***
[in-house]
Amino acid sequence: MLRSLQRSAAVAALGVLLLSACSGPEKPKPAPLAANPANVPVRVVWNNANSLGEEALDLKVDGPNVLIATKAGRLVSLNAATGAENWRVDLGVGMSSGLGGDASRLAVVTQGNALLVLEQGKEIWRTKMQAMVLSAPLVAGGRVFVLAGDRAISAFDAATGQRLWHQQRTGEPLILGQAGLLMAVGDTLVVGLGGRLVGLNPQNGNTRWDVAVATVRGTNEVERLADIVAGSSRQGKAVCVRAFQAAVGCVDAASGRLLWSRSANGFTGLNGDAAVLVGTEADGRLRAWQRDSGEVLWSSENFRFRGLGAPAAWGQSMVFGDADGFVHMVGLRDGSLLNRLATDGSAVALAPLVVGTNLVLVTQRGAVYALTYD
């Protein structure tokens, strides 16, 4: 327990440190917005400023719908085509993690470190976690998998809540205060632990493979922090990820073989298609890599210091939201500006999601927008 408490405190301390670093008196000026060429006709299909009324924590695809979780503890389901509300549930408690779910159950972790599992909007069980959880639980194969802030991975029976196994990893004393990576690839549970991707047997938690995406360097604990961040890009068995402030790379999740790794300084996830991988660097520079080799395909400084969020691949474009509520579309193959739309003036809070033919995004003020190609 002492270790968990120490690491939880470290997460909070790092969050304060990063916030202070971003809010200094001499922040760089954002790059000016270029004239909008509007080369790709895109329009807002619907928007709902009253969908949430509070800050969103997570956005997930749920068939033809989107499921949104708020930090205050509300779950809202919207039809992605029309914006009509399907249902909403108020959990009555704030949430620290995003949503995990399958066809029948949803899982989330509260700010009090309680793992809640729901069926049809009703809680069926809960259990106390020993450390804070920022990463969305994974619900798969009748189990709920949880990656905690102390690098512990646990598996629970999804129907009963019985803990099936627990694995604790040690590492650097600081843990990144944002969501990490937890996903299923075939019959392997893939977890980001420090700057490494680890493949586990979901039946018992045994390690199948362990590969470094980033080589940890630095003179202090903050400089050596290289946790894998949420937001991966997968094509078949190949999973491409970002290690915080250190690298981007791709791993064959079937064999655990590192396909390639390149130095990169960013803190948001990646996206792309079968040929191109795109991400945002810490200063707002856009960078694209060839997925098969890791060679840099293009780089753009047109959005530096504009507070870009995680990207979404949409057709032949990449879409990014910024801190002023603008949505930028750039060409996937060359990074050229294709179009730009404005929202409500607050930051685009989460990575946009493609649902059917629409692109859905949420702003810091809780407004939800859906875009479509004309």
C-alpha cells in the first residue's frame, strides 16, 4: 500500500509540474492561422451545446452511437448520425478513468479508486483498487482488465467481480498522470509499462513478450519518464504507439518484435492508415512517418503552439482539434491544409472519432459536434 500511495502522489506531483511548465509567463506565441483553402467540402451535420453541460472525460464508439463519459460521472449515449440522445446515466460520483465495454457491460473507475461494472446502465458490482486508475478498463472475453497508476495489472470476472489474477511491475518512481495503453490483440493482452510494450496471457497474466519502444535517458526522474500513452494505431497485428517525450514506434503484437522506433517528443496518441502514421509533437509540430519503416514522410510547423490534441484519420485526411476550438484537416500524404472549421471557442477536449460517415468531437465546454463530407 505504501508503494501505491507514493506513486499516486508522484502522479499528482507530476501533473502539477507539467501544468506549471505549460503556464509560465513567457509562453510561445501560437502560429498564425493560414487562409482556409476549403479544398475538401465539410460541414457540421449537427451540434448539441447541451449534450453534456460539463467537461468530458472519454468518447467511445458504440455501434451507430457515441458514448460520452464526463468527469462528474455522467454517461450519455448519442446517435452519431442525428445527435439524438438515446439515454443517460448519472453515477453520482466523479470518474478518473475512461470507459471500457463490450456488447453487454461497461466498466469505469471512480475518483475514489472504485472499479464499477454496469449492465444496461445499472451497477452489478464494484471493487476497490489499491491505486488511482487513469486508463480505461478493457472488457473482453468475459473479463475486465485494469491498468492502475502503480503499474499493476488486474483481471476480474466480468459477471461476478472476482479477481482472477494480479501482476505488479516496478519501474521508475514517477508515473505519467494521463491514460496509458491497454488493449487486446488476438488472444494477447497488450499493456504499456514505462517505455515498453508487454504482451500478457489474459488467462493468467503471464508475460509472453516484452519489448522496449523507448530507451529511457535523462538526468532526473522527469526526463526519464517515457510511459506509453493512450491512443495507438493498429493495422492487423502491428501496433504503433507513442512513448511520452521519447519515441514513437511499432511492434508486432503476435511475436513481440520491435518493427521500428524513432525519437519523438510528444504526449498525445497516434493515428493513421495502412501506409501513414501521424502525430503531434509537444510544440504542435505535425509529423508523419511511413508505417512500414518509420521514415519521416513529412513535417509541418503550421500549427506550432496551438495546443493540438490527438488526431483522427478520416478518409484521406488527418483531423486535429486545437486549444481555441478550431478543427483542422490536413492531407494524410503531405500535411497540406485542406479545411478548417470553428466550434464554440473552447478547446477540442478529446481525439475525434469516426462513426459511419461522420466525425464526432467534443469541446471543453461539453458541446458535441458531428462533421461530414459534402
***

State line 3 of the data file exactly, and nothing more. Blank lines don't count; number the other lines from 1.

């Protein structure tokens, strides 16, 4: 327990440190917005400023719908085509993690470190976690998998809540205060632990493979922090990820073989298609890599210091939201500006999601927008 408490405190301390670093008196000026060429006709299909009324924590695809979780503890389901509300549930408690779910159950972790599992909007069980959880639980194969802030991975029976196994990893004393990576690839549970991707047997938690995406360097604990961040890009068995402030790379999740790794300084996830991988660097520079080799395909400084969020691949474009509520579309193959739309003036809070033919995004003020190609 002492270790968990120490690491939880470290997460909070790092969050304060990063916030202070971003809010200094001499922040760089954002790059000016270029004239909008509007080369790709895109329009807002619907928007709902009253969908949430509070800050969103997570956005997930749920068939033809989107499921949104708020930090205050509300779950809202919207039809992605029309914006009509399907249902909403108020959990009555704030949430620290995003949503995990399958066809029948949803899982989330509260700010009090309680793992809640729901069926049809009703809680069926809960259990106390020993450390804070920022990463969305994974619900798969009748189990709920949880990656905690102390690098512990646990598996629970999804129907009963019985803990099936627990694995604790040690590492650097600081843990990144944002969501990490937890996903299923075939019959392997893939977890980001420090700057490494680890493949586990979901039946018992045994390690199948362990590969470094980033080589940890630095003179202090903050400089050596290289946790894998949420937001991966997968094509078949190949999973491409970002290690915080250190690298981007791709791993064959079937064999655990590192396909390639390149130095990169960013803190948001990646996206792309079968040929191109795109991400945002810490200063707002856009960078694209060839997925098969890791060679840099293009780089753009047109959005530096504009507070870009995680990207979404949409057709032949990449879409990014910024801190002023603008949505930028750039060409996937060359990074050229294709179009730009404005929202409500607050930051685009989460990575946009493609649902059917629409692109859905949420702003810091809780407004939800859906875009479509004309």